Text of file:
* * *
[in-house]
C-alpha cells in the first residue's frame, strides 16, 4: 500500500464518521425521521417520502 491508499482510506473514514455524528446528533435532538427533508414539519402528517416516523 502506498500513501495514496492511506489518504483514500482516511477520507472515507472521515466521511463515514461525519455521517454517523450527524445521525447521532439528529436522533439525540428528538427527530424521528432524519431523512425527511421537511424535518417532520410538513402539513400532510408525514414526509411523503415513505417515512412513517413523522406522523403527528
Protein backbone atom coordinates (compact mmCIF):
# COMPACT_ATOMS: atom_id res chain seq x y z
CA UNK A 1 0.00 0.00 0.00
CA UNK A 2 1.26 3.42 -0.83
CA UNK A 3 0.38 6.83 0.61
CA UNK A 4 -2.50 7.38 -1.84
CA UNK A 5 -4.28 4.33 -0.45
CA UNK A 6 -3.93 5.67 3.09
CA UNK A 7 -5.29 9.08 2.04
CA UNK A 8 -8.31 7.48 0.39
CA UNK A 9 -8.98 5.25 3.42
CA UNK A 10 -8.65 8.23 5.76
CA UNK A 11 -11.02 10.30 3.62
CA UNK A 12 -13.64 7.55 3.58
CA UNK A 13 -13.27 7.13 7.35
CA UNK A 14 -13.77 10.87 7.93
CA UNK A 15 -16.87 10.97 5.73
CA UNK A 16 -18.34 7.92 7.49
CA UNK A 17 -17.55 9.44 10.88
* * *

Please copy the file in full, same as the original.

[in-house]
C-alpha cells in the first residue's frame, strides 16, 4: 500500500464518521425521521417520502 491508499482510506473514514455524528446528533435532538427533508414539519402528517416516523 502506498500513501495514496492511506489518504483514500482516511477520507472515507472521515466521511463515514461525519455521517454517523450527524445521525447521532439528529436522533439525540428528538427527530424521528432524519431523512425527511421537511424535518417532520410538513402539513400532510408525514414526509411523503415513505417515512412513517413523522406522523403527528
Protein backbone atom coordinates (compact mmCIF):
# COMPACT_ATOMS: atom_id res chain seq x y z
CA UNK A 1 0.00 0.00 0.00
CA UNK A 2 1.26 3.42 -0.83
CA UNK A 3 0.38 6.83 0.61
CA UNK A 4 -2.50 7.38 -1.84
CA UNK A 5 -4.28 4.33 -0.45
CA UNK A 6 -3.93 5.67 3.09
CA UNK A 7 -5.29 9.08 2.04
CA UNK A 8 -8.31 7.48 0.39
CA UNK A 9 -8.98 5.25 3.42
CA UNK A 10 -8.65 8.23 5.76
CA UNK A 11 -11.02 10.30 3.62
CA UNK A 12 -13.64 7.55 3.58
CA UNK A 13 -13.27 7.13 7.35
CA UNK A 14 -13.77 10.87 7.93
CA UNK A 15 -16.87 10.97 5.73
CA UNK A 16 -18.34 7.92 7.49
CA UNK A 17 -17.55 9.44 10.88